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Monday, July 14th, 2003

Johannesburg, South Africa

Rainbow Nation

What about the other colors?

When I returned from Durban last week, the Sri Chaitanya Saraswat Ashram here in Lenasia had a new resident: Bhakta Peter.

Peter is white. What is so remarkable about that? Well, it just struck me that all the devotees that I have met here in South Africa who belong to the Sri Chaitanya Saraswat Math — without exception — are Indian.

I wonder why this is still so? Ever since I became interested in Krishna consciousness, way back in 1981, all the local devotees that I have ever met have been Indian. To my knowledge, there have been no non-Indian South African devotees recruited, other than myself, a so-called "Colored."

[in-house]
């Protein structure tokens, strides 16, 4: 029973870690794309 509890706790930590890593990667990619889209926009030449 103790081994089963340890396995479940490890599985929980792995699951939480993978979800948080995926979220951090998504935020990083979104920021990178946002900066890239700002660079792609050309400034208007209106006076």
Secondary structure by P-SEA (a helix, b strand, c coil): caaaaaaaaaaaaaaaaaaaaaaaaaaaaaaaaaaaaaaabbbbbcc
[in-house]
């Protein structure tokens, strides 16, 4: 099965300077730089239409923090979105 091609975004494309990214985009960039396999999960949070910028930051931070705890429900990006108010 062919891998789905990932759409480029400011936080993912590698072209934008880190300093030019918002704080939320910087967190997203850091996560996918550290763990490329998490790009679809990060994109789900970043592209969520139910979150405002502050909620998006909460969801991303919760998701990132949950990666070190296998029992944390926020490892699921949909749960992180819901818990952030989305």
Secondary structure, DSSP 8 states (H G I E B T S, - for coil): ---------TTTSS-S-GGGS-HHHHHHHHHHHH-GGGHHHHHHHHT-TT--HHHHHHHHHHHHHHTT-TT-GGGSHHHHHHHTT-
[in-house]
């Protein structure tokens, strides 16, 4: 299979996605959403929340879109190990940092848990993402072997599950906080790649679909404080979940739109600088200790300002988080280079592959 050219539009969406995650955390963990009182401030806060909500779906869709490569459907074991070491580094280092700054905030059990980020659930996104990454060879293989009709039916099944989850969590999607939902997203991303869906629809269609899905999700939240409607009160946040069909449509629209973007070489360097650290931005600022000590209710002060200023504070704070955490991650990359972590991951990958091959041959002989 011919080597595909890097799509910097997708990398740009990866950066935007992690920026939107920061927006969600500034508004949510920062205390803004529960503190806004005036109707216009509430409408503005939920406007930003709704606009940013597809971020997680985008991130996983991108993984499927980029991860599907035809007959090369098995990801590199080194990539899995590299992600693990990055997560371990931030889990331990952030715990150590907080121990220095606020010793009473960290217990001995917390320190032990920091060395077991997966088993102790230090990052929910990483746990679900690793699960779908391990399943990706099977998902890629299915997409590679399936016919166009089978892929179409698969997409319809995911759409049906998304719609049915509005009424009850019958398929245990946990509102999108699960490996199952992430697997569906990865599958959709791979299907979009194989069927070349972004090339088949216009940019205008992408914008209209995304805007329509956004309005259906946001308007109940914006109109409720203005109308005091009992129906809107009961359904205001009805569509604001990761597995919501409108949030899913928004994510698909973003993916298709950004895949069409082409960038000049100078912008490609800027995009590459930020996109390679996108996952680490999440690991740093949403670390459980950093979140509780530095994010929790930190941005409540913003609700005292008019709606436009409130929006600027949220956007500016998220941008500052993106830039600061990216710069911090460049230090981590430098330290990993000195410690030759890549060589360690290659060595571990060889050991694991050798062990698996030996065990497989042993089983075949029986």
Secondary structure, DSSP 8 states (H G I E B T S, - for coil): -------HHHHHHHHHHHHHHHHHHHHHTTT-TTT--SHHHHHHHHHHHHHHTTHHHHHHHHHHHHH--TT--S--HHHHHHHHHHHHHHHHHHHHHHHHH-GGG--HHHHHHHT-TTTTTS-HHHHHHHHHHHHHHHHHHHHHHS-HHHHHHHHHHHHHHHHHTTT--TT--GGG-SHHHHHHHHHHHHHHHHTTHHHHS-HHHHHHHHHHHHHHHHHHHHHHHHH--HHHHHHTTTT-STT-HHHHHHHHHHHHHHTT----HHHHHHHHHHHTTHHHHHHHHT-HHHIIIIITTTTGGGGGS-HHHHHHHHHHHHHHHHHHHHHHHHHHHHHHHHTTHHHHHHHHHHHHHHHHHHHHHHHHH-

The 1984 Nobel Peace Prize winner, Archbishop Desmond Tutu, dubbed South Africa a "rainbow nation" after his compatriot, 1993 Nobel Peace Prize winner, Nelson Mandela, became the first black president in the country's first democratic elections. The country once universally reviled for its apartheid practices is now affectionately known as the "Rainbow Nation" for its variety of cultures, ethnic groups, languages (there are eleven official languages!) and religions.

So where are all the other colors: the whites, the blacks, the browns? Are only Indians interested in Krishna consciousness? Why this apathy towards other races?

Is it just laziness? Do we only make overtures to Indians because they are "easier" to preach to since they are already acquainted, for the most part, with Vedic knowledge and culture?

This is an anomaly that our South African preachers should address — soon.

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